As seen in the diagram, the INCLUDE calculation will go deeper that what is displayed on the visualization.

3) We will include at the granularity of City.

At this point, both measures provide the same value. There are some more steps needed.

In this Calculation, we asked Tableau to go deeper than State by assuming there is no City on the visualization. Now, we will do the reverse. We will use an EXCLUDE calculation to eliminate City. At the same time, we will use the MAX aggregation because we need the highest Value within the State.

4) We will exclude City and bring the aggregation back to State level.

The Exclude will result in ATTR aggregation. We can use Max or Sum in most cases. They will give the same result.

Now we have all that we need. Until now the last two steps were a little confusing. To keep it simple, let us understand this way. In the first Calculation, we told Tableau to look at all the Cities within a State and get their values. At the same time, there is an intermediate calculation that looks at the highest value among all the cities within that State group. In the second Calculation, we told Tableau to ignore all the cities and get only the max value available in the intermediate step. That is the reason that the values are duplicated for each city under a State group. When these calculations are used in actual use cases, they will start making more sense.

5) Now for the final step to only maintain the Top value and remove all the other value. It is a very simple True or False filter.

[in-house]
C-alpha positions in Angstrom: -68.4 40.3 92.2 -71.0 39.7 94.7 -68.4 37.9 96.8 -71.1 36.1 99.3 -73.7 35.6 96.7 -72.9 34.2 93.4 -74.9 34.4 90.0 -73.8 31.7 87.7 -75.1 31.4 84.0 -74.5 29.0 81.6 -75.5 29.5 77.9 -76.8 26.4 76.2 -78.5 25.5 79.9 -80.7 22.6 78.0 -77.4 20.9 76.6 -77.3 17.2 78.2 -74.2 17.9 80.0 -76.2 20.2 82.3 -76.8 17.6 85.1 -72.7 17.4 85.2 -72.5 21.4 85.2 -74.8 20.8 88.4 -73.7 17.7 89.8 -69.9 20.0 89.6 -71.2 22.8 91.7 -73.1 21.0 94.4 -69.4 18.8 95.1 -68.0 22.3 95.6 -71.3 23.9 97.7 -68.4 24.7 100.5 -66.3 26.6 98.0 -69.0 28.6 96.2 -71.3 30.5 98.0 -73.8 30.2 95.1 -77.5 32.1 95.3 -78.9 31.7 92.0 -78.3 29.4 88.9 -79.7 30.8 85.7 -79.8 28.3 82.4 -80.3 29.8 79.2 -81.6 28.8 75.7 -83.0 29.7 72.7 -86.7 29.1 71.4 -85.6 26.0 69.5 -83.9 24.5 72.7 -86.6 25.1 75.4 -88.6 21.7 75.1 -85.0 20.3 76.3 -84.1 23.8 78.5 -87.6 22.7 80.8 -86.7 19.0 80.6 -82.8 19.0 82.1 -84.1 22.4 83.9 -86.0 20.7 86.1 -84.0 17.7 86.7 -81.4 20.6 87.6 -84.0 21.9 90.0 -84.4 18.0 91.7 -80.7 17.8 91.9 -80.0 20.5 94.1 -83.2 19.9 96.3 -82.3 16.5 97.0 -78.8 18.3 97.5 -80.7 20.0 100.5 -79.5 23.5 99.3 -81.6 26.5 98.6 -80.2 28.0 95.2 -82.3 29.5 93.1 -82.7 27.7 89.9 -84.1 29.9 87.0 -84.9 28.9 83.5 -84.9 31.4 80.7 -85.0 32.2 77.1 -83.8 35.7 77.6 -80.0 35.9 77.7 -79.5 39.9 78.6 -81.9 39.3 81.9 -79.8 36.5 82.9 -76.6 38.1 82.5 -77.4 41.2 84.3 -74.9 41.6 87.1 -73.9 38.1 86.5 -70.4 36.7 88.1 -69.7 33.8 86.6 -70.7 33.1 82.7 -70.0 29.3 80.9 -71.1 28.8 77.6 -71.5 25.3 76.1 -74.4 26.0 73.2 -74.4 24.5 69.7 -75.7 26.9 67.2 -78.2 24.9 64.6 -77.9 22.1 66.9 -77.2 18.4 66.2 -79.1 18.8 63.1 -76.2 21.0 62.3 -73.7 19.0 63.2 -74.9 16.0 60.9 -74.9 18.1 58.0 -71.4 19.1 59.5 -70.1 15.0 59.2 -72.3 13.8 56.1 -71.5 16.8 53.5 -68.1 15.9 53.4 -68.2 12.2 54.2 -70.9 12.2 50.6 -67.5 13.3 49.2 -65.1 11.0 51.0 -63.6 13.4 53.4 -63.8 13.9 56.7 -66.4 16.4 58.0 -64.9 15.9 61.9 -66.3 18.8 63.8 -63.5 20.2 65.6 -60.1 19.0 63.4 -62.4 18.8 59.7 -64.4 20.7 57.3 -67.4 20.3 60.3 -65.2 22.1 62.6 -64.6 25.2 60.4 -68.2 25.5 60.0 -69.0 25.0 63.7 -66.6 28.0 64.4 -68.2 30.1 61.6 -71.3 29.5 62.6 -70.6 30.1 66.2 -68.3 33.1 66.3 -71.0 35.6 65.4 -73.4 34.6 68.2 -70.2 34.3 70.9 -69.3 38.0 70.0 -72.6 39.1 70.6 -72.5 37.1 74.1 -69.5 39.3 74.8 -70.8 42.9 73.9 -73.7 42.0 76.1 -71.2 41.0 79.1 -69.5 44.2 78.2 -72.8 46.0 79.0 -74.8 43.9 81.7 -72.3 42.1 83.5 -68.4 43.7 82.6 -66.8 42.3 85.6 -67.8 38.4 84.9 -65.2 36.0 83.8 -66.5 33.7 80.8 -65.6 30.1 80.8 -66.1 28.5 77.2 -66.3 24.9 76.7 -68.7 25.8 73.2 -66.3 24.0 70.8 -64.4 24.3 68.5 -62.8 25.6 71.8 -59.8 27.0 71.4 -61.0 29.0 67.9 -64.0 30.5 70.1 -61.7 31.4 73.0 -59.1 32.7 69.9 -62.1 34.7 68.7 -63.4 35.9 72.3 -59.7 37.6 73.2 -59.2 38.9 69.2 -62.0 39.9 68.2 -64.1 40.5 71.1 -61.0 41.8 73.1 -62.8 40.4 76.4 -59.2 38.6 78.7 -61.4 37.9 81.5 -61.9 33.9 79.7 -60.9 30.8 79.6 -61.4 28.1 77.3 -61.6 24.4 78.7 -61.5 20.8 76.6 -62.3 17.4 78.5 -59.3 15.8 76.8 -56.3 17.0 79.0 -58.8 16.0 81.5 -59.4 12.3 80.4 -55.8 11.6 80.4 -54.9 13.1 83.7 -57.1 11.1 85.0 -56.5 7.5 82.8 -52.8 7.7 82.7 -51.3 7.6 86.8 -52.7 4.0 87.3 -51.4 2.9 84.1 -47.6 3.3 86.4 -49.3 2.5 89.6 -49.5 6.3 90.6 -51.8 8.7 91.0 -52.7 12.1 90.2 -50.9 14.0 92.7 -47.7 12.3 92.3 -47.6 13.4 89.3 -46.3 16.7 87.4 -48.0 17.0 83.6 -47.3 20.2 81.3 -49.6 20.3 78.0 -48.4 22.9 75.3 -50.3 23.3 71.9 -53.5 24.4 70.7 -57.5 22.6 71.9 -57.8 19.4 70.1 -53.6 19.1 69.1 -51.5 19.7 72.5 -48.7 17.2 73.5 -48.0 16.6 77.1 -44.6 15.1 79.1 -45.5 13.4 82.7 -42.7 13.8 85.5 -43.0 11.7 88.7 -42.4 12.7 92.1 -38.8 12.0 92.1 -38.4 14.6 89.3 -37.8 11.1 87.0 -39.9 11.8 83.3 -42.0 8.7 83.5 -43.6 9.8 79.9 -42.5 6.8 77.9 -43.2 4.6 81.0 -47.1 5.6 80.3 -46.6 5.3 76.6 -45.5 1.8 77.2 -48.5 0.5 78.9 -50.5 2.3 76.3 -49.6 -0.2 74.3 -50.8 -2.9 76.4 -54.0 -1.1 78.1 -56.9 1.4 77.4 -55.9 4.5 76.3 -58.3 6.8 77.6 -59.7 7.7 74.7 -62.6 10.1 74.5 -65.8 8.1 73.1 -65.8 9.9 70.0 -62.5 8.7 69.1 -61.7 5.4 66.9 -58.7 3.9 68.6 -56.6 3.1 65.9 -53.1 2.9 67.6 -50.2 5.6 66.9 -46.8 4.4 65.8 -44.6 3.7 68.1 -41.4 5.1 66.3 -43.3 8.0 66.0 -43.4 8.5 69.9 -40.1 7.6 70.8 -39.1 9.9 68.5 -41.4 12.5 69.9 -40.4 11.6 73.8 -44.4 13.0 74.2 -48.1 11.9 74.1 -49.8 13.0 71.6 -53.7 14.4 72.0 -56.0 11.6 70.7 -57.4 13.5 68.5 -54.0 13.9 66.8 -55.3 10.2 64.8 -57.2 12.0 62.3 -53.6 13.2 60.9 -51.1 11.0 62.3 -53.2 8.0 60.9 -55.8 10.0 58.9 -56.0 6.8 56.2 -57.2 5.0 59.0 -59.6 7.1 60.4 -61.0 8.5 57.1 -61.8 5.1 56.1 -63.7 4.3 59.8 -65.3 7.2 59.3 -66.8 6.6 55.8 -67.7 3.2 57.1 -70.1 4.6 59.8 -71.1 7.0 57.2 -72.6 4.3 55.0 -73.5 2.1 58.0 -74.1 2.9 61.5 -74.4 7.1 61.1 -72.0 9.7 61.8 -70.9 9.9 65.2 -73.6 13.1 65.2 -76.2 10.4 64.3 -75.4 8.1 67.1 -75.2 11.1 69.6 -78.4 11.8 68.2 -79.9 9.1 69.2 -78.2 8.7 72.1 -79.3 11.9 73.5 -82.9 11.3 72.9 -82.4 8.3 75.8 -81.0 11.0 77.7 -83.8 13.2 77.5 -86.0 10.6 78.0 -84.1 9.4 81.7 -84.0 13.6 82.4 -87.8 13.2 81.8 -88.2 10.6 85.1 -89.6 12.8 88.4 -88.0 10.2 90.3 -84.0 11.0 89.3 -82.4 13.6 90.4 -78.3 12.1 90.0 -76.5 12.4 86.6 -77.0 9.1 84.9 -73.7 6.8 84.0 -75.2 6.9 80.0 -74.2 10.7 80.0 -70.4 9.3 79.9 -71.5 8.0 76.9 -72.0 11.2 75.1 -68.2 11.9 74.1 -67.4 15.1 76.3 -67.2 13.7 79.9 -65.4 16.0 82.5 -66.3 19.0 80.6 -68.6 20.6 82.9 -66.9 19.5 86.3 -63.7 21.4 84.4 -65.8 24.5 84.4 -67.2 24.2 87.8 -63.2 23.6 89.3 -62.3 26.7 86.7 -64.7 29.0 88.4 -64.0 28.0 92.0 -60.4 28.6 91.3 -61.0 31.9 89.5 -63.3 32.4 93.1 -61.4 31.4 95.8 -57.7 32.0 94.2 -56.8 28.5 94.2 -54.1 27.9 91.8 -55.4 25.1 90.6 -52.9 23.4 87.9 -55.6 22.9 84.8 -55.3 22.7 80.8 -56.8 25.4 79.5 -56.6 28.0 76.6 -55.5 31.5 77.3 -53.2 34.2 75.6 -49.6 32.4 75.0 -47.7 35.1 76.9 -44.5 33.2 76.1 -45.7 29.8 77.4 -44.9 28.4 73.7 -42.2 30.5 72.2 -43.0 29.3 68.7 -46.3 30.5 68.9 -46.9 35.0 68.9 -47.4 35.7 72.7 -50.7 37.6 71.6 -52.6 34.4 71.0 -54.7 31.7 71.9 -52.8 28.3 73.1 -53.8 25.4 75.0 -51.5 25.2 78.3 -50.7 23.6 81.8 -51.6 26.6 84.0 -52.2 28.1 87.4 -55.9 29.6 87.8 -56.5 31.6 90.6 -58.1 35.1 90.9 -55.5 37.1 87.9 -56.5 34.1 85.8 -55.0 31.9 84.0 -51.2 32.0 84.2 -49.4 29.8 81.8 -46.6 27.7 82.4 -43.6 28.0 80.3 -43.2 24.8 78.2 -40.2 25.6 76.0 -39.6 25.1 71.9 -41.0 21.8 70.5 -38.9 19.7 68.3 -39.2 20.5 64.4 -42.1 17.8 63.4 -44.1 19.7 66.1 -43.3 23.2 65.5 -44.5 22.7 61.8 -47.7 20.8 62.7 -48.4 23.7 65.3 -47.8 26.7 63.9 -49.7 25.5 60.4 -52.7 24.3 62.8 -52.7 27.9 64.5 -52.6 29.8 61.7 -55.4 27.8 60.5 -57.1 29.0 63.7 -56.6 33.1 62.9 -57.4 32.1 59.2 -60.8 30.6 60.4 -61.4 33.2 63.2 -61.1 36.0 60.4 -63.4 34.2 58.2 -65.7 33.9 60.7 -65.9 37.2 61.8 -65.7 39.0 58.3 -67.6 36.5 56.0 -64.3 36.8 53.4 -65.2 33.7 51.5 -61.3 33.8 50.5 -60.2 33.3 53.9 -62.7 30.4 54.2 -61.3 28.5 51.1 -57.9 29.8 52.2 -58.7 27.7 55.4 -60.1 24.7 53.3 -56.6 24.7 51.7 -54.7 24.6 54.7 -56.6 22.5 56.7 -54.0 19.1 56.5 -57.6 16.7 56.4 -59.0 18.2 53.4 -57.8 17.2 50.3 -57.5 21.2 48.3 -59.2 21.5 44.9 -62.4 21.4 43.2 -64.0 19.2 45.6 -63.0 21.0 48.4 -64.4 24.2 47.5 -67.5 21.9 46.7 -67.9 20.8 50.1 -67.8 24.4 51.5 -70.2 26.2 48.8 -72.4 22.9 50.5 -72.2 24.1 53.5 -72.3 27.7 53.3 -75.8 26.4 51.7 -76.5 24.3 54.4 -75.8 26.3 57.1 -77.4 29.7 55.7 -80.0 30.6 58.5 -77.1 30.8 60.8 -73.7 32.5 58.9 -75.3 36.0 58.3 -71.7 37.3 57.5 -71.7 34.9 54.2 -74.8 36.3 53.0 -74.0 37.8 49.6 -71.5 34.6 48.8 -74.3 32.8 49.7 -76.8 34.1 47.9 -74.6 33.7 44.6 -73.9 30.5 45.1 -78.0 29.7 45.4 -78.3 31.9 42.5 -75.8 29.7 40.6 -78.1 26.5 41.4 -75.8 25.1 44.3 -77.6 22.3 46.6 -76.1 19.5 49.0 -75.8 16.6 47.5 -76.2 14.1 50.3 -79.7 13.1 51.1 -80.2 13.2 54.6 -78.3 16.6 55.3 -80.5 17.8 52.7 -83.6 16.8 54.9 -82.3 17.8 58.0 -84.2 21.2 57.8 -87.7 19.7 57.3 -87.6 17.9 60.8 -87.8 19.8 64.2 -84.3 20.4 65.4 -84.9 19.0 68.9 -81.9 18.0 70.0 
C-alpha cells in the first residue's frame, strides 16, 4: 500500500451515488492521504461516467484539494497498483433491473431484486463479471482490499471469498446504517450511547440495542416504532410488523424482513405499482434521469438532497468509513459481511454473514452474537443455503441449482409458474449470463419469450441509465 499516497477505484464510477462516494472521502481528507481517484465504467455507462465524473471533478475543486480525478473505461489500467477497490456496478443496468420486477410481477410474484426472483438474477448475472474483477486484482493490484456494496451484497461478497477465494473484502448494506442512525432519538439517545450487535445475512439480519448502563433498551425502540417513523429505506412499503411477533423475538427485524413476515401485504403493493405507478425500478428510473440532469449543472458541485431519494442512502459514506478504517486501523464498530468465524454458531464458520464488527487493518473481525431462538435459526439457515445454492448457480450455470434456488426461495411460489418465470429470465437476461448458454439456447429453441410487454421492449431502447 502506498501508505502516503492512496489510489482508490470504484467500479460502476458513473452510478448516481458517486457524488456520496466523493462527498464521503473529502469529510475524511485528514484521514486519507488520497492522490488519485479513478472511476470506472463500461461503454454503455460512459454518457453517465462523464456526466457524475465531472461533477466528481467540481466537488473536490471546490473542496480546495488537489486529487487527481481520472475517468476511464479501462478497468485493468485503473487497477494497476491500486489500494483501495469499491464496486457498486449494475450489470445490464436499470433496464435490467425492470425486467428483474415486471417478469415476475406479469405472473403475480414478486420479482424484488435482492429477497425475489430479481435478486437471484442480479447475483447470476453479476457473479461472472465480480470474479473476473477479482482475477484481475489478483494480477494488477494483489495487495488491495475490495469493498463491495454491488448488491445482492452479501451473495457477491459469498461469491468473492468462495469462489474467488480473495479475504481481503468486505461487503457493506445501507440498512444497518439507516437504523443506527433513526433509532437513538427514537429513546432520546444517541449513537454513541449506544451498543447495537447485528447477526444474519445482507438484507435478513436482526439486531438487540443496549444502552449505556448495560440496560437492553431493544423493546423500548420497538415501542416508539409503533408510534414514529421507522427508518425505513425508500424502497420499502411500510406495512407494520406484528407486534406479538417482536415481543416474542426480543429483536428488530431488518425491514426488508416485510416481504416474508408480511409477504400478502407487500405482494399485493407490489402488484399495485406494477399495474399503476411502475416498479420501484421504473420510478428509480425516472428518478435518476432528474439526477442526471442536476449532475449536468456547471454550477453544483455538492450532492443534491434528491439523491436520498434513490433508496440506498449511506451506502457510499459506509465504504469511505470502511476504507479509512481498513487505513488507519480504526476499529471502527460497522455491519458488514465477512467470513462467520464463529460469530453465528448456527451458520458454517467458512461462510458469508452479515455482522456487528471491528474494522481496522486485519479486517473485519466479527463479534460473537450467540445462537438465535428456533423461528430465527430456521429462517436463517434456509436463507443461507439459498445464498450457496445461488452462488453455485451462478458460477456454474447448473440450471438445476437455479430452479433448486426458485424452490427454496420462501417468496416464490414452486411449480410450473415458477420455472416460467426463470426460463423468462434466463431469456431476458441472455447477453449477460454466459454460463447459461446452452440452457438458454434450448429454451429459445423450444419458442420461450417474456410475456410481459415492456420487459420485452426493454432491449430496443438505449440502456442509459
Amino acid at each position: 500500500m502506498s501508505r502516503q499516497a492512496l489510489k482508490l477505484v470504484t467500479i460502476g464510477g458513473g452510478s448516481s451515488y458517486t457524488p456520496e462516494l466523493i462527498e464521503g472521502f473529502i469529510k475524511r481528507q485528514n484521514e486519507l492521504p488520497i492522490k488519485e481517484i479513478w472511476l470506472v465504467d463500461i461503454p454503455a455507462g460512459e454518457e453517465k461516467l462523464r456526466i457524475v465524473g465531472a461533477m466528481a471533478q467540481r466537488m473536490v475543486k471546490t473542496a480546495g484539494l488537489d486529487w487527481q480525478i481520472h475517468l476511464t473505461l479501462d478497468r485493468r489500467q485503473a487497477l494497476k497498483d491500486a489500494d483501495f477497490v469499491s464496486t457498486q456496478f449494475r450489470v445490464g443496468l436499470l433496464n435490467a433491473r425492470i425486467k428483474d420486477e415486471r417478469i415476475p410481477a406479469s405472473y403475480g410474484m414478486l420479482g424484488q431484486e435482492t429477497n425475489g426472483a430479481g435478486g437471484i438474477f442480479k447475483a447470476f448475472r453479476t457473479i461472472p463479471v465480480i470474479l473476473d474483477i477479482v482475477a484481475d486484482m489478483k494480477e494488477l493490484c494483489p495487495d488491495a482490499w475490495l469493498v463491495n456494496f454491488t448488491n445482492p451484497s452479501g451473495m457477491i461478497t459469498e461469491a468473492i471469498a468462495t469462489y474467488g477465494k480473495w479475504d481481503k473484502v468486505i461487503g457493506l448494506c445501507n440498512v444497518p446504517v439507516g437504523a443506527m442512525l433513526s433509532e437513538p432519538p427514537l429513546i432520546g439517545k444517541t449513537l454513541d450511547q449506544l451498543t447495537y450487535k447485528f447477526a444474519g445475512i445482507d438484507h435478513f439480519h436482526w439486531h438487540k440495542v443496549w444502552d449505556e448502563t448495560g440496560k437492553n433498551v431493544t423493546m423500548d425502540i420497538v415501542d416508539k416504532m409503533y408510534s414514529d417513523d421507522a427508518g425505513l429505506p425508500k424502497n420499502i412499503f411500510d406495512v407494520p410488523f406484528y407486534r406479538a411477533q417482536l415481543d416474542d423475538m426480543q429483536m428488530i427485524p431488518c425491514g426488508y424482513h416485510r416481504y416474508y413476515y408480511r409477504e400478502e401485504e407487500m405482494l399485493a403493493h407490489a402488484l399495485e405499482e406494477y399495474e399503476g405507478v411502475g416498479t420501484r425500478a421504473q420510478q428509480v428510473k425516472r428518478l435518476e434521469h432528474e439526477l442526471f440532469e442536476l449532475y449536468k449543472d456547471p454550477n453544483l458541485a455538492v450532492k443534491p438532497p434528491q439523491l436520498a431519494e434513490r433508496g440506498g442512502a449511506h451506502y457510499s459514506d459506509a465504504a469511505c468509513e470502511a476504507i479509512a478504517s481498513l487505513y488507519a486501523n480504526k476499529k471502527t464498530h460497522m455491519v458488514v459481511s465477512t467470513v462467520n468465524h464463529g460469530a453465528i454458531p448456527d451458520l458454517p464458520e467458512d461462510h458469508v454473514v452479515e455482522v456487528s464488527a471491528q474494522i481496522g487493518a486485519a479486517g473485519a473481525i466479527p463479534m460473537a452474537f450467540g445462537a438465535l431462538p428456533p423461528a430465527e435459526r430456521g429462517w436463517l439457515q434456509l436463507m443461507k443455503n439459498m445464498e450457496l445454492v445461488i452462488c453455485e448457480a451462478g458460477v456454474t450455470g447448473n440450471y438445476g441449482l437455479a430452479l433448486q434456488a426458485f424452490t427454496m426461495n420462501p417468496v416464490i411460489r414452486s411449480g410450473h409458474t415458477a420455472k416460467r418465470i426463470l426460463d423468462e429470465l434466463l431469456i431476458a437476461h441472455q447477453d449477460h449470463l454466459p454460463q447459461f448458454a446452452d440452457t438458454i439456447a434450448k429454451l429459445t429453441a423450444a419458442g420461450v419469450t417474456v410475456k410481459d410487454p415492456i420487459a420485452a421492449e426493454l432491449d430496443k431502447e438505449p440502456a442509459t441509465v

The major goal is accomplished. Now, for the simpler minor goal to create a Bar in Bar and the Percent contribution.

6) We can use the Exclude Calculation or the Fixed Calculation.

7) Now, we need to create a Bar in Bar. We can use either the Bar in Bar or the Dual Axis method as demonstrated in some of the other blogs.

  • Using Measure Names on filter and selecting the required measures
  • Using Measure Values on Columns
  • Using a copy of Measure Names on Color card
  • Using a copy of Measure Names on Size card
  • Using the Analysis menu, “Switch OFF” the stack.

8) Final step to calculate the Percent of contribution of Top City and display the value as a discrete value (as a percentage) to the left of the Bar chart.

We can use a Nested sort if needed for the State. Here, the visualization is sorted by Top City.

That ends the entire use case.

There is another method that actually creates a Top City discrete field using 3 Nested LOD calculations. We would not want this blog to be that complicated, so we will stop here.

Method 2

This will be a much simpler and faster approach. Developers would typically go with this approach as it avoids the complex LODs.

1) Again, we will start with base visualization as Method 1

2) Next, we will use the concept of Table Calculation. These concepts are thoroughly discussed in many of the other blogs.


  1. Use a copy of Population with Sum aggregation on either the Detail card or the Label card.
  2. Convert the measure to Rank Quick Table Calculation. *At this point the Rank is for the entire visualization as the default computation is Table (Down). The table calculation needs a slight modification to calculation within each state. So, we need to change the Scope and Addressing (Partition and Direction)
  3. Change the Rank to computed by the City field. (State is the Partition and the Direction is Top to Bottom across each City)
  4. Use this Table Calculation on filter and restrict the filter to 1.

3) Next, we need the State population value and we will create a Bar in Bar chart using Measure Names and Measure Values.

4) The last step is to calculate the Percent of contribution of Top City and display the value as a discrete value (as a percentage) to the left of the Bar chart.

author image
Vijai Narasimha
Back to top